Simple Self-Troubleshooting Steps for Function App Not Seeing Triggers
Published Jun 20 2024 01:16 AM 4,687 Views

Sometimes, on the Azure portal, you might see an error message on the Function App like "we were not able to load some functions in the list due to errors."



There are many reasons for this symptom, such as connection errors with the storage account, runtime being down, indexing failure, and the synctriggers failure that we'll discuss.


To confirm whether your issue is indeed due to synctriggers, you could press F12 in your browser to activate developer mode and search for the keyword "batch" under the "Network" tab. This endpoint is used by the Azure portal to call various internal services of the Function App (e.g., retrieving app settings, site information, getting host status, etc.), including synctriggers.


Under the "Network" tab's "Payload" section, you can find these invocation activities. Look for the "WebsitesExtension.sync" activity (i.e., synctriggers) and note its GUID name.



Then, in the "Preview" section under the "Network" tab, use the GUID name to find the corresponding service invocation results. In this example, you might find that the return status code of the synctriggers invocation is not 200, meaning the invocation failed for some reason, which explains the related error messages in the Azure portal.



It means we could not see the trigger in the Azure portal is due to an internal "synctriggers" invocation failure. The causes of synctriggers failure are numerous, with the majority being network-related. Hence, we have compiled this simple SOP to help you quickly perform self-troubleshooting.



  1. What is it
  2. Architecture
  3. Troubleshooting Cases
  4. Summary
  5. References


What is it

The synctriggers is an internal endpoint of Azure Function App in synchronizing the triggers defined in your application with the platform’s data.

Purpose of synctriggers Endpoint:

  • Trigger Synchronization:
    • To ensure that the triggers defined in the function app (e.g., HTTP triggers, timer triggers, and etc.) are registered and synchronized with the underlying Azure Functions runtime and the Azure platform.
  • Updating Configuration:
    • When changes are made to the function app (e.g., adding, updating, or removing triggers), the synctriggers endpoint helps propagate these changes.
  • Deployment and Scaling:
    • During the deployment/scaling process, the synctriggers endpoint is called to update the function definitions and inform the runtime of any new or modified triggers.
  • Trigger Management:
    • It used to managing and maintaining the lifecycle of triggers, ensuring that they are up-to-date.

When is synctriggers Called:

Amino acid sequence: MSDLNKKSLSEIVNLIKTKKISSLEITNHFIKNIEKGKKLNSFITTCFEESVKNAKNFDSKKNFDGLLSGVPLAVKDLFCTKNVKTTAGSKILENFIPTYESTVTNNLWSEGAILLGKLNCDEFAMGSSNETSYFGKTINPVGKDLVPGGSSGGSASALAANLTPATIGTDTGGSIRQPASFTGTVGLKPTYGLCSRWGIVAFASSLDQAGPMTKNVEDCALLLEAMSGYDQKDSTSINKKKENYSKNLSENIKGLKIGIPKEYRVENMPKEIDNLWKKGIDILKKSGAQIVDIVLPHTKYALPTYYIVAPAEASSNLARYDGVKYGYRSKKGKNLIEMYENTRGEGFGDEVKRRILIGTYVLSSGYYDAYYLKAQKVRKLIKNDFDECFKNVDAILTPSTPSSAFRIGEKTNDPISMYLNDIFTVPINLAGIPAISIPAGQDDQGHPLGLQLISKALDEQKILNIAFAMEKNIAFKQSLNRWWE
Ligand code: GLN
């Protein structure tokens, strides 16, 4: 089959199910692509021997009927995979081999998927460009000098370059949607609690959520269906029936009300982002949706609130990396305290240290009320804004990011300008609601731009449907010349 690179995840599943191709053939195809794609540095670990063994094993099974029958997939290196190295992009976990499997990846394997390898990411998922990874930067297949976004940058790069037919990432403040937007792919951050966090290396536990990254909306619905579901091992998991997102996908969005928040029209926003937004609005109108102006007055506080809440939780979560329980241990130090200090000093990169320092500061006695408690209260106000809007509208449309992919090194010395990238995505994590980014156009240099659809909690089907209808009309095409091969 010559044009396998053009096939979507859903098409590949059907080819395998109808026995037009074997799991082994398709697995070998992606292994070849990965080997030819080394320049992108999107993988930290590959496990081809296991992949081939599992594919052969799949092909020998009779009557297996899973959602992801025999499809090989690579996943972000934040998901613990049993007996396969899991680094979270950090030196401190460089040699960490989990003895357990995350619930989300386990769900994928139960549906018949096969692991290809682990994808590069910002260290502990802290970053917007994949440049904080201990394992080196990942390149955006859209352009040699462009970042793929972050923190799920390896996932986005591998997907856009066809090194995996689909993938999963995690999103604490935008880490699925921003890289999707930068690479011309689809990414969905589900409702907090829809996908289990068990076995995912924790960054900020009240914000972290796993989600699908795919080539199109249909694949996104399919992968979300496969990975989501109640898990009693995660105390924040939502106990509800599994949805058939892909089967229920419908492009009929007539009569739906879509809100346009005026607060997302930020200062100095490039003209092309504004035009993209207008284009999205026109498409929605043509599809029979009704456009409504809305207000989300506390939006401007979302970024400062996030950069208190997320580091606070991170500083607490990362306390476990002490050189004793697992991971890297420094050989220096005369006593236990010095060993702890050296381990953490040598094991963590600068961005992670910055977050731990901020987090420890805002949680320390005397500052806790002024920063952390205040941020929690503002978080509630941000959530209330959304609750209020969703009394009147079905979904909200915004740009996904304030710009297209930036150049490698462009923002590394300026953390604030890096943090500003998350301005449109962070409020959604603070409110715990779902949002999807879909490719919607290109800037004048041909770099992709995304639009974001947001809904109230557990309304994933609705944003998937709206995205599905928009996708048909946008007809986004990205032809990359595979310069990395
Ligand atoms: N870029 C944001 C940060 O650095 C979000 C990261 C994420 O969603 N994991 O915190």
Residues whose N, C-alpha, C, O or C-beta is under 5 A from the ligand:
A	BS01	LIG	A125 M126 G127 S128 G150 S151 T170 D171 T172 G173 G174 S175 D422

• Updating Configuration:
    • Whenever there are changes to the function app settings or triggers, this endpoint is called to resynchronize the changes.
  • Scaling Operations:
    • When the function app scales out or scales in, the endpoint ensures that new instances understand the triggers they need to work with.
  • Deployment:
    • During the deployment of the function app, the synctriggers endpoint is invoked to register the triggers with the platform.




We need to understand that the caller of synctriggers is the Kudu container in this scenario within the Function App, and the callee is the application itself. Under normal circumstances, this invocation will pass through different network components before reaching the destination. Therefore, if any part of this process encounters an issue, it will cause the entire flow to fail.


In the following sections, we will discuss the potential issues causing synctriggers failures based on different network architectures (i.e., different numbered arrow processes). Specifically, we will cover:

  1. Possible reasons for issues occurring without a detailed network architecture.
  2. Possible reasons when using VNet and NSG.
  3. Possible reasons when using VNet and route table. (and 3.1 combined state of 2 and 3.)
  4. DNS issues.


Besides, the reason we cannot see the deployed triggers on the Function App Overview page in the Azure Portal is usually due to the failure in the invocation of this step. However, there are other possible reasons for synctriggers failures as described above, and the caller to synctriggers might not be Kudu container such that there might ba a different network architecture.


Troubleshooting Cases

[Condition 1]

The internal endpoint "/admin/host/synctriggers" is called by the Kudu container. Under normal scenario, the Kudu container makes direct requests to the application.